Improved production of a heterologous amylase in Saccharomyces cerevisiae by inverse metabolic engineering

Appl Environ Microbiol. 2014 Sep;80(17):5542-50. doi: 10.1128/AEM.00712-14. Epub 2014 Jun 27.


The increasing demand for industrial enzymes and biopharmaceutical proteins relies on robust production hosts with high protein yield and productivity. Being one of the best-studied model organisms and capable of performing posttranslational modifications, the yeast Saccharomyces cerevisiae is widely used as a cell factory for recombinant protein production. However, many recombinant proteins are produced at only 1% (or less) of the theoretical capacity due to the complexity of the secretory pathway, which has not been fully exploited. In this study, we applied the concept of inverse metabolic engineering to identify novel targets for improving protein secretion. Screening that combined UV-random mutagenesis and selection for growth on starch was performed to find mutant strains producing heterologous amylase 5-fold above the level produced by the reference strain. Genomic mutations that could be associated with higher amylase secretion were identified through whole-genome sequencing. Several single-point mutations, including an S196I point mutation in the VTA1 gene coding for a protein involved in vacuolar sorting, were evaluated by introducing these to the starting strain. By applying this modification alone, the amylase secretion could be improved by 35%. As a complement to the identification of genomic variants, transcriptome analysis was also performed in order to understand on a global level the transcriptional changes associated with the improved amylase production caused by UV mutagenesis.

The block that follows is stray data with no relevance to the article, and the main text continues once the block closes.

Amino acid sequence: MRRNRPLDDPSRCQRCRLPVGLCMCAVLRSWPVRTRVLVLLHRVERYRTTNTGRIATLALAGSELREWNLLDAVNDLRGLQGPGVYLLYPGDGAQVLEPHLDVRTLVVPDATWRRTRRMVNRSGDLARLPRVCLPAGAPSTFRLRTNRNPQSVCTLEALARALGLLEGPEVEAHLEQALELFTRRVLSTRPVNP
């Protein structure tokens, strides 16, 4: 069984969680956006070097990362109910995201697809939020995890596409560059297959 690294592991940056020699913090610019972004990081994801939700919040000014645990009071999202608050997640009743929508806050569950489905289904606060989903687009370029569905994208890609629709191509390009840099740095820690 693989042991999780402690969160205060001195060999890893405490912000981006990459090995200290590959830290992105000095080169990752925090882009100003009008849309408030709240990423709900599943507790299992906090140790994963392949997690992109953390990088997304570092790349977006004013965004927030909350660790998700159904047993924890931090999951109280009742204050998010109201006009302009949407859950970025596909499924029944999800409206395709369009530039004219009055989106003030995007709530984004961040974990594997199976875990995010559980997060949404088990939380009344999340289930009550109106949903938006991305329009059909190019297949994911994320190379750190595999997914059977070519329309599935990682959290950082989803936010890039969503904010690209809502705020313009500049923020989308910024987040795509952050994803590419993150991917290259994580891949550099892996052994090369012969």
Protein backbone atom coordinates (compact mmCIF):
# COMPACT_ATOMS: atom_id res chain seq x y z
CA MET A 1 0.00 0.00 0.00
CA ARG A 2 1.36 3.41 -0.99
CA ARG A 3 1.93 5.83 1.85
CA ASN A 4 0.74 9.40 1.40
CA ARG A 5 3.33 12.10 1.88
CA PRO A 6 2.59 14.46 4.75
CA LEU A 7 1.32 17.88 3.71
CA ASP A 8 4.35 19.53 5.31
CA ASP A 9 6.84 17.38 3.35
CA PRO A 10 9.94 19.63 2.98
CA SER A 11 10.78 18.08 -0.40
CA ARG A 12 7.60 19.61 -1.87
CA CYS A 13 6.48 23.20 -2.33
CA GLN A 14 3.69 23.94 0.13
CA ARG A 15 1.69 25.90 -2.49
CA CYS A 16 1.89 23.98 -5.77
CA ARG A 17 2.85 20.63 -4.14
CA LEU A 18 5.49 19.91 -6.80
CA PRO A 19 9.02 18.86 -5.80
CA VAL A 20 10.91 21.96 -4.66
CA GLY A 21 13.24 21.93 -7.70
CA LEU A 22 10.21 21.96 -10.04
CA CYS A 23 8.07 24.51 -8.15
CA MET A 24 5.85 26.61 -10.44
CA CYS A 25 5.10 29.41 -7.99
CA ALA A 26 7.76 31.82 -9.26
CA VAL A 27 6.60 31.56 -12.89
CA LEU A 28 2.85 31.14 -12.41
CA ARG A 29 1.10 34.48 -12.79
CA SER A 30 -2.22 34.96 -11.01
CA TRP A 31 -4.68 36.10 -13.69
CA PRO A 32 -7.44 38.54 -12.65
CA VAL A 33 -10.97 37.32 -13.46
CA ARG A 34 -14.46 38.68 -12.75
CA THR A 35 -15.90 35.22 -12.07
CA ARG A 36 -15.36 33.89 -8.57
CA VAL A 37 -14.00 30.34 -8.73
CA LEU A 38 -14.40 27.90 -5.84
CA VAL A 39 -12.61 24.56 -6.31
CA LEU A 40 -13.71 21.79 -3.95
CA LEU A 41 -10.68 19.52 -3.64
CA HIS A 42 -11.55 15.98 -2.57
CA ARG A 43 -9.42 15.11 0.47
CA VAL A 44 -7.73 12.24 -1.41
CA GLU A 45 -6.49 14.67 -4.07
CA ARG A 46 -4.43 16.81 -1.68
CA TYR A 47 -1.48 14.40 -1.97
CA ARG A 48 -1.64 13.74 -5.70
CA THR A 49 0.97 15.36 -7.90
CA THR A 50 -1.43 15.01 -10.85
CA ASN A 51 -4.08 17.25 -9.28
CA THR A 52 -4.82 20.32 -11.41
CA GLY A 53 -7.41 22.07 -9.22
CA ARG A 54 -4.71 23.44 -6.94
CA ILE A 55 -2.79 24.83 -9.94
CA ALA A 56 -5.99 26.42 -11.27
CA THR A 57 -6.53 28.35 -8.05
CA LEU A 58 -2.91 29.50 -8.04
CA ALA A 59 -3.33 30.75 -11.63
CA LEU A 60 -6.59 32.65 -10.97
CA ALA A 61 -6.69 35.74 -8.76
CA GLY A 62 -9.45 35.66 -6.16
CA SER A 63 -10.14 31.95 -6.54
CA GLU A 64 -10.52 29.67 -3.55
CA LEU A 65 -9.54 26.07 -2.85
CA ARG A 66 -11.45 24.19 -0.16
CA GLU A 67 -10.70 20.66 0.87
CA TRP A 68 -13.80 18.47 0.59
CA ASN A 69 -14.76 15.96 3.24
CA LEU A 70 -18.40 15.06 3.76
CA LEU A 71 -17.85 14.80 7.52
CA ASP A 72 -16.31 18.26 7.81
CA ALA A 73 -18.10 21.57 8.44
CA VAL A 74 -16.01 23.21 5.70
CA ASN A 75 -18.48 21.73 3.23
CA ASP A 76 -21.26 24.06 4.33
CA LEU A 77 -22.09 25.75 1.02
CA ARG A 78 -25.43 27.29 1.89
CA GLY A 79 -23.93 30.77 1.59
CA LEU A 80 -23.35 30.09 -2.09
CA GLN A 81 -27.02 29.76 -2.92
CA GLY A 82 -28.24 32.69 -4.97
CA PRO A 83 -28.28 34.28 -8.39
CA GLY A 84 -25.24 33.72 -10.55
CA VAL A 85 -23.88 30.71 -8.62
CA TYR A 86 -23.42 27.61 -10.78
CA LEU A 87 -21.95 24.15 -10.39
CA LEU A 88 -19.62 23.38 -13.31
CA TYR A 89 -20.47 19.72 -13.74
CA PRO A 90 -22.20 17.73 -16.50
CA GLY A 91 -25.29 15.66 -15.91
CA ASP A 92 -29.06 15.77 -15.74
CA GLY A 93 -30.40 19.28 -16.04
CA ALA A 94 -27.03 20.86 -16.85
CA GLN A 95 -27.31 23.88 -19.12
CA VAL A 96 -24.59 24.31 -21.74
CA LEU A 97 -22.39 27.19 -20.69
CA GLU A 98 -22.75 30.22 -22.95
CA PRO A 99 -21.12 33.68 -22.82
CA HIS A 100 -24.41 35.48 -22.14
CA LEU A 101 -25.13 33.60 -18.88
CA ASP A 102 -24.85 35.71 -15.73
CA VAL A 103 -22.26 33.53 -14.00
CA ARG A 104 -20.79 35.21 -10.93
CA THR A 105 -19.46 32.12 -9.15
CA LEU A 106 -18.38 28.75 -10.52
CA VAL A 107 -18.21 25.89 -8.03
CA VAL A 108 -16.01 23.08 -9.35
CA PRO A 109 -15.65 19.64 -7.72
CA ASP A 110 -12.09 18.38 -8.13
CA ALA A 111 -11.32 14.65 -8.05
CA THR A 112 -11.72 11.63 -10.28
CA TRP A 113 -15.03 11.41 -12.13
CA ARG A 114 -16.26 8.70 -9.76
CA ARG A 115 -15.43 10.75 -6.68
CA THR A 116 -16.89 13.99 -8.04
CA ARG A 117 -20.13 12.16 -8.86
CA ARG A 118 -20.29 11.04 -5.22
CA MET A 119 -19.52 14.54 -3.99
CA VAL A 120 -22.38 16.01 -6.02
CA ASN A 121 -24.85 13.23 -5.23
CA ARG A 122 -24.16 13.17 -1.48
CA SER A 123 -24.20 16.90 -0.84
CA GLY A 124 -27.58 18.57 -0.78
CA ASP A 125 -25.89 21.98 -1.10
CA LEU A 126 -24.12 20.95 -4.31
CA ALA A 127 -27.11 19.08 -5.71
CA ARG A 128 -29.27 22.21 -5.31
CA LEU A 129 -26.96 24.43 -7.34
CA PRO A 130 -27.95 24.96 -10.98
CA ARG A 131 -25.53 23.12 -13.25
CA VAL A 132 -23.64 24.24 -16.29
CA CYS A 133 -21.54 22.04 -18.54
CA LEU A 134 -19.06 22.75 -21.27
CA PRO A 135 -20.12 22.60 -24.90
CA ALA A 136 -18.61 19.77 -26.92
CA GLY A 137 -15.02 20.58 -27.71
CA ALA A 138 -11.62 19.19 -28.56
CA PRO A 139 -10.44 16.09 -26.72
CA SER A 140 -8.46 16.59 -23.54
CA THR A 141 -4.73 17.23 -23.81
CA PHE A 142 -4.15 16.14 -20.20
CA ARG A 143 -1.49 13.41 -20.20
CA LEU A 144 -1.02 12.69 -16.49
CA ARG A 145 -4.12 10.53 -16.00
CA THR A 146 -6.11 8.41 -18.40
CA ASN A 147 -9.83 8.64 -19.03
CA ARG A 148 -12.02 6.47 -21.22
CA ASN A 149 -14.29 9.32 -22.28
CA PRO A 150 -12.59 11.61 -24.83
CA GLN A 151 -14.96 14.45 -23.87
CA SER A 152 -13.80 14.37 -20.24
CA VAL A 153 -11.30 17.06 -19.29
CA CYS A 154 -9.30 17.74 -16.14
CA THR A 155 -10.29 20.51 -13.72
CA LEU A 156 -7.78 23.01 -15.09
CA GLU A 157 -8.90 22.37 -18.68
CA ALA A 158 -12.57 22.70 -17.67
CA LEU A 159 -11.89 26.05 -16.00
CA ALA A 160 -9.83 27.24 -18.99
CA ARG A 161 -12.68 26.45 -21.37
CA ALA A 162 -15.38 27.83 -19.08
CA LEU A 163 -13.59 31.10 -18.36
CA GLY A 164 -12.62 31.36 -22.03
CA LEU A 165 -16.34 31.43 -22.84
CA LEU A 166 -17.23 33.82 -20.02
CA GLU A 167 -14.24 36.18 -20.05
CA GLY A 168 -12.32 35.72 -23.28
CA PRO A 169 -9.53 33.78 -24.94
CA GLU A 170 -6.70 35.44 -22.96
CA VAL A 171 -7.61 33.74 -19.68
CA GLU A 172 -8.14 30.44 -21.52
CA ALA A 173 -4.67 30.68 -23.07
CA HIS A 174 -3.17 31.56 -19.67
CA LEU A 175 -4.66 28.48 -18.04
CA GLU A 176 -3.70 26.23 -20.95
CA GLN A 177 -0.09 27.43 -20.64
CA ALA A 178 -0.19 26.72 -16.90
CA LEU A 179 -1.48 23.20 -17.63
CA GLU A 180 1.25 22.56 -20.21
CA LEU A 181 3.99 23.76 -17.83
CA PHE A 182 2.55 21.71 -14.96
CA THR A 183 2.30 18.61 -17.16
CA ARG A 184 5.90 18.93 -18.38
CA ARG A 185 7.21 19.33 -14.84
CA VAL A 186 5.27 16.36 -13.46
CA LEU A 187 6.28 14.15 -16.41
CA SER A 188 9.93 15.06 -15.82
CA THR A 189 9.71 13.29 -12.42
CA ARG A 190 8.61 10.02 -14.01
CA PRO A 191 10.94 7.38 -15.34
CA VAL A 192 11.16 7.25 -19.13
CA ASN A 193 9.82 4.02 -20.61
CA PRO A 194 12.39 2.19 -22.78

Publication types

  • Research Support, Non-U.S. Gov't

MeSH terms

  • Amylases / genetics
  • Amylases / metabolism*
  • Metabolic Engineering / methods*
  • Mutation
  • Recombinant Proteins / genetics
  • Recombinant Proteins / metabolism
  • Saccharomyces cerevisiae / genetics*
  • Saccharomyces cerevisiae / metabolism*
  • Saccharomyces cerevisiae / radiation effects
  • Selection, Genetic
  • Ultraviolet Rays


  • Recombinant Proteins
  • Amylases